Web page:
Finding Meaning At Work | Hidden Brain Finding a new job may be the solution to your woes at work. But there may also be other ways to get more out of your daily grind. This week on Hidden Brain, we explore ways to find meaning at work.

Finding Meaning At Work: How We Shape And Think About Our Jobs

Finding Meaning At Work: How We Shape And Think About Our Jobs

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Why do you work? Popular wisdom says your answer depends on what your job is.

But psychologist Amy Wrzesniewski at Yale University finds it may have more to do with how we think about our work.

"People who see their work as a calling are significantly more satisfied with their jobs. They're significantly more satisfied with their lives. They're more engaged in what it is that they're doing and tend to be better performers, regardless of what the work is," said Wrzesniewski, who researches how people find meaning in the work that they do.

Across a diverse array of jobs — from secretaries to custodians to computer programmers — Wrzesniewski finds people are about equally split in whether they say they have a "job," a "career," or a "calling."

In the latter half of this week's radio show, we consider the impact of awards.

Awards are so ubiquitous that we rarely stop to ask, do they work? Do prizes inspire and motivate, or do they cause jealousy and resentment?

Economist Bruno Frey says that when awards are designed well, they can have a powerful effect on our behavior.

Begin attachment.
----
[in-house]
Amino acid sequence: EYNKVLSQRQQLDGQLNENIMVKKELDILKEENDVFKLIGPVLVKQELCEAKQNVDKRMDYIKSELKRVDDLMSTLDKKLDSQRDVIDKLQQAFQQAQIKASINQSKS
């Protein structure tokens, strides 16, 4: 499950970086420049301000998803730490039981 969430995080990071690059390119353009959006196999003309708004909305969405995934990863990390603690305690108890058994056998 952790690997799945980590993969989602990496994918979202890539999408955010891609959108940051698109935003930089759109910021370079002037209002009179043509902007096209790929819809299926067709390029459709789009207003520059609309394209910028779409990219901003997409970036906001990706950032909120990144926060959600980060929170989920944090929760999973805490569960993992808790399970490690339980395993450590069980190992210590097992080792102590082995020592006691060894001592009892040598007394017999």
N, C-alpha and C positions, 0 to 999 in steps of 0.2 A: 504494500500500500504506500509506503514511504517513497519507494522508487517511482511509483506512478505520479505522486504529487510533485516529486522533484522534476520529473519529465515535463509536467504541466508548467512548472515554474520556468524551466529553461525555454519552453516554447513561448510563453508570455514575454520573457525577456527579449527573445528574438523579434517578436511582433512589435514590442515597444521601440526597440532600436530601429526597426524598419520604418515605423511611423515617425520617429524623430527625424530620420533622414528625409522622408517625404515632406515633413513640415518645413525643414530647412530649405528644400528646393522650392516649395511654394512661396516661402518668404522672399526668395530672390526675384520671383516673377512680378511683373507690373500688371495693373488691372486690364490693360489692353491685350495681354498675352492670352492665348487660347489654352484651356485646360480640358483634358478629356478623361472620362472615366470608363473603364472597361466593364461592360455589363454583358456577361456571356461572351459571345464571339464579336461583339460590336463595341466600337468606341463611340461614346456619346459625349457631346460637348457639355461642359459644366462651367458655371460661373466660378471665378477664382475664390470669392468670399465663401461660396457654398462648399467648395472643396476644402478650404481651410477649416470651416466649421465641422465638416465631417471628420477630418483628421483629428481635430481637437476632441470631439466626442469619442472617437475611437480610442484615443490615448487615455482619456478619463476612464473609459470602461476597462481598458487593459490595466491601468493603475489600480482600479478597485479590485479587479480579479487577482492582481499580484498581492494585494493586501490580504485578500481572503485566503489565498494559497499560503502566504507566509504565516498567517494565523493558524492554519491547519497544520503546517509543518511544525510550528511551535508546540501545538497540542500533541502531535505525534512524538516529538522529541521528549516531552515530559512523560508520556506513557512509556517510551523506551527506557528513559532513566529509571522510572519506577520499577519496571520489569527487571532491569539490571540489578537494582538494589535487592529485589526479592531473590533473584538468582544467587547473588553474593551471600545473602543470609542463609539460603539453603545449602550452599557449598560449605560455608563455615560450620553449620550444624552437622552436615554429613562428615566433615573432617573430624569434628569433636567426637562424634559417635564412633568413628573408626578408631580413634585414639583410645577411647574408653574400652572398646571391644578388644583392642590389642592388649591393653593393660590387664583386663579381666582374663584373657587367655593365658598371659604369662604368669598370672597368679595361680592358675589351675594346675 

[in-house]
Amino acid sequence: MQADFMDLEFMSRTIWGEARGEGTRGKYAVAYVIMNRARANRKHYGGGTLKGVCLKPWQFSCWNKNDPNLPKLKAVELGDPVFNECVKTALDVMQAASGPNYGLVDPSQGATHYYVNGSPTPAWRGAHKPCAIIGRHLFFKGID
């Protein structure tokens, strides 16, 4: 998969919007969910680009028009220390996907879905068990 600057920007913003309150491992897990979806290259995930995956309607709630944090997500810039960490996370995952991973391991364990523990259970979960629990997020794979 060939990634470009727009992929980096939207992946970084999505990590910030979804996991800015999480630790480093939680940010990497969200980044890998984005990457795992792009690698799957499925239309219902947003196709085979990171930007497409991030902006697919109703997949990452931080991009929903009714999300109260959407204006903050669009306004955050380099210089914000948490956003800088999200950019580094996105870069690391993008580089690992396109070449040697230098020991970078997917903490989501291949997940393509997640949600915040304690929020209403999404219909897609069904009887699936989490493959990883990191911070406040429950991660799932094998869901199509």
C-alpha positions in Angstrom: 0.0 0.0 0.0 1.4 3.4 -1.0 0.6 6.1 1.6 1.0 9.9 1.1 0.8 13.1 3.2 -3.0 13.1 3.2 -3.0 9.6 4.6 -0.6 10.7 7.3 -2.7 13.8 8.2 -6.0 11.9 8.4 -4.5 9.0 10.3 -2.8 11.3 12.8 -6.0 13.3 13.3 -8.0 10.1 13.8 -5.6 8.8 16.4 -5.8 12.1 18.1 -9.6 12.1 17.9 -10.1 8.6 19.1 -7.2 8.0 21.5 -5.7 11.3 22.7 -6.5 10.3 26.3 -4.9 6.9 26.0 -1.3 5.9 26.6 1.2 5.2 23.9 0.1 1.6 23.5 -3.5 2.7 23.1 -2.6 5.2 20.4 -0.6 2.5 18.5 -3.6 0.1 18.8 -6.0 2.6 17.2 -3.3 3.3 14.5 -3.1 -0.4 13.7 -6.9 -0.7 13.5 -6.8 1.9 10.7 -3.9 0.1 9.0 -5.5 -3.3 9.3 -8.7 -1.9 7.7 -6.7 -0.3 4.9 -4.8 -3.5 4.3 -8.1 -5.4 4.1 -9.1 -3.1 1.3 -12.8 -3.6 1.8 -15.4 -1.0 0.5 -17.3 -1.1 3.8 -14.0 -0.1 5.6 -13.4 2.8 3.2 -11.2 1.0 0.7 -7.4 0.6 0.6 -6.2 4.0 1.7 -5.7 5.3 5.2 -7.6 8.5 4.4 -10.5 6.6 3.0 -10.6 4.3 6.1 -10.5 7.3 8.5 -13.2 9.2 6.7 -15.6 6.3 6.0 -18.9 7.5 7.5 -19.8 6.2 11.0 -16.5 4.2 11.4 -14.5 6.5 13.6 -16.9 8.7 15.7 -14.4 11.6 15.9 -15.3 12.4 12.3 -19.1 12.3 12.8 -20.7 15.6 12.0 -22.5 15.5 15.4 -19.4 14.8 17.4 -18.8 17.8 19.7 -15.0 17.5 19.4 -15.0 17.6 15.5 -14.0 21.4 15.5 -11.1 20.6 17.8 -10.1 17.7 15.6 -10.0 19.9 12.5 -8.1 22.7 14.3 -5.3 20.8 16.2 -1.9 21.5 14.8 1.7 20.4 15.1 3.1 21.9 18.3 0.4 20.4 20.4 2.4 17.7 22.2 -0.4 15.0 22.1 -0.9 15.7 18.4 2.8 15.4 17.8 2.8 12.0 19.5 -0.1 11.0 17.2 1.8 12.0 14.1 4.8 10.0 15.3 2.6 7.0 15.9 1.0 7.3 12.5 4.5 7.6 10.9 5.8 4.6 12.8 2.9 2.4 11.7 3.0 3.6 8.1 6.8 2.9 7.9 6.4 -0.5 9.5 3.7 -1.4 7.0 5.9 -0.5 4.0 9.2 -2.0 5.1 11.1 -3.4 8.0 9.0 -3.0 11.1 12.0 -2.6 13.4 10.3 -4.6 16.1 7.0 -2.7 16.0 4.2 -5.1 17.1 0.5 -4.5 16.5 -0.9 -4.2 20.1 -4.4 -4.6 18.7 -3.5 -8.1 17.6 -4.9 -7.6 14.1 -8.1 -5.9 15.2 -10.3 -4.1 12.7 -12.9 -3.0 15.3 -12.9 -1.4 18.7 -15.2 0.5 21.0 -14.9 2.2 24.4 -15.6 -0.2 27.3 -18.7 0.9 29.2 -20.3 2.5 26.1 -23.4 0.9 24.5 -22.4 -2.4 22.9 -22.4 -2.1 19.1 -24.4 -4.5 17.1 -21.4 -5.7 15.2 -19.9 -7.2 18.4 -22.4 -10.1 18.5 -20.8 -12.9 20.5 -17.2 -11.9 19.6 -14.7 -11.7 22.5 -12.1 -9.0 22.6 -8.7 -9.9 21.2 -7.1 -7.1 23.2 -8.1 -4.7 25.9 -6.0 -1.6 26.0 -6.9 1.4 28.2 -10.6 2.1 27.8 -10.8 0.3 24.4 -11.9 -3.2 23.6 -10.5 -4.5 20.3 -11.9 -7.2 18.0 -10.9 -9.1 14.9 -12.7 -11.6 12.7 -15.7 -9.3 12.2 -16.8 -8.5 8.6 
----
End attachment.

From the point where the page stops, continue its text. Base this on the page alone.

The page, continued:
"When people are given an award, in general they are likely to work better, to be more engaged, to have, as we say, higher intrinsic motivation. That is, they like to work... and therefore are contributing really to the social good."

Additional Resources:

1) "Jobs, Careers, and Callings: People's Relations To Their Work" by Amy Wrzesniewski, Clark McCauley, Paul Rozin, and Barry Schwartz in the Journal of Research in Personality, 1997

2) "Crafting a Job: Revisioning Employees as Active Crafters of Their Work" by Amy Wrzesniewski and Jane E. Dutton in The Academy of Management Review, 2001

3) Bruno Frey's book, co-authored with Jana Gallus, is called Honours Versus Money: The Economics of Awards.

4) Can an award motivate editors to continue to contribute to Wikipedia? This study explored that question.

Hidden Brain is hosted by Shankar Vedantam and produced by Jennifer Schmidt, Parth Shah, Rhaina Cohen, Laura Kwerel and Thomas Lu. Our supervising producer is Tara Boyle. You can also follow us on Twitter @hiddenbrain, and listen for Hidden Brain stories each week on your local public radio station.